If you're a Fighter with a two-handed sword, you can probably cut yourself out in two turns - a magic-user with only a 1d3 damage vs. large opponents dagger is out of luck, though, and the Iron Fist practitioner might completely lack a sharp-edged weapon.

Those fishing trips sound like a good plot hook, though! Could be a pretty chill session.
 

DMH

Master of Mutant Design
Validated User
Next in the book is the Carp, Giant. This is a 20'-30' fish, so quite large. It's a freshwater fish and comes in variants ranging from 8 HD to 12 HD. They also get a swallow special attack, in which any attack that does more than 12 damage (attacks being 2-20 normally) swallows a creature of a specified size (the 8 HD can swallow dog-sized creatures, while the 12 HD can swallow an ogre!). Swallowed targets only take 1 HP per round, but have a cumulative 5% chance per round of suffocating. The swallowed PC can fight back and even cut themselves out, which requires doing damage equal to 50% of the big fish's HP.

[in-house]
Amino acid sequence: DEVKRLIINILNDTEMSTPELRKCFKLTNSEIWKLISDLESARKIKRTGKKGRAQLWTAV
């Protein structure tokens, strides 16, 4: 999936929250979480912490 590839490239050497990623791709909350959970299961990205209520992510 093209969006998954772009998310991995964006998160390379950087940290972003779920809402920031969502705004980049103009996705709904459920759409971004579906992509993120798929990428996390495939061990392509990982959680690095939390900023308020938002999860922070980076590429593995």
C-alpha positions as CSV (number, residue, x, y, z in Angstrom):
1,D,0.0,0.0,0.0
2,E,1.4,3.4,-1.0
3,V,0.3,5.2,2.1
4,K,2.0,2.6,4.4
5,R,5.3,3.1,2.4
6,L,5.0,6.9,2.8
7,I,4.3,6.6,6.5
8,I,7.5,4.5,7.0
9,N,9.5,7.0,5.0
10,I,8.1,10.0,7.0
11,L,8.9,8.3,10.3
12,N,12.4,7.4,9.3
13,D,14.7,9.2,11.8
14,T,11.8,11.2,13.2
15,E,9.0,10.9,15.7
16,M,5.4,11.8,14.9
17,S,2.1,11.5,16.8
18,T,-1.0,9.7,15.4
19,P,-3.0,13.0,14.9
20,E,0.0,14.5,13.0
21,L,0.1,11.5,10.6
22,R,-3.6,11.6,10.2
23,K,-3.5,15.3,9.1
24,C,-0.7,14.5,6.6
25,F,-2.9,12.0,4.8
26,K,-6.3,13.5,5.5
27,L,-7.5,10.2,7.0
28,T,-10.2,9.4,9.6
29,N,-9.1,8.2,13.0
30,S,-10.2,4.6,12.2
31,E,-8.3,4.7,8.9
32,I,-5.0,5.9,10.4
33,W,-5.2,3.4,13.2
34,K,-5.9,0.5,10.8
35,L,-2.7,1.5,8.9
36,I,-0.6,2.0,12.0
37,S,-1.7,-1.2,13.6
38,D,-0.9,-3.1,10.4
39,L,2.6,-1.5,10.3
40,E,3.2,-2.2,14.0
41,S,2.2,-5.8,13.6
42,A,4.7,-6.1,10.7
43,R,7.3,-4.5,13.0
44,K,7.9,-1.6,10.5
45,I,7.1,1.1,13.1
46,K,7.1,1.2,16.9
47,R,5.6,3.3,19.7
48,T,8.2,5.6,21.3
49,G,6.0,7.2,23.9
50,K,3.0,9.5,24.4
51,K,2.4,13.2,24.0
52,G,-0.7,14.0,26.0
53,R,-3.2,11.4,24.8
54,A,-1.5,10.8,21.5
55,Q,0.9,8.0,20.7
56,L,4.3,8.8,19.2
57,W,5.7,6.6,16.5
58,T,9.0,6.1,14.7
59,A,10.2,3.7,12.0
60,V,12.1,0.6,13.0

It is noted that a single giant carp can feed a village for quite a while.

Fun Giant Carp anecdote: The PC game Dwarf Fortress went through a period where carp could be extremely vicious. What happened is that since DF is an extremely simulations game, fish had to swim to maintain position against water flow. This meant they were constantly using Strength. This meant that the fishies' strength constantly increased due to use, and there was no real cap. So a carp that swam would eventually bit a dwarf so hard it could pierce armor.
All giant carp should be able to crush armor. Carp have a second set of teeth that allow them to break mollusk and crustacean shells. Anyone surviving being swallowed by a giant carp should find their mundane gear in ruins when they are spat out.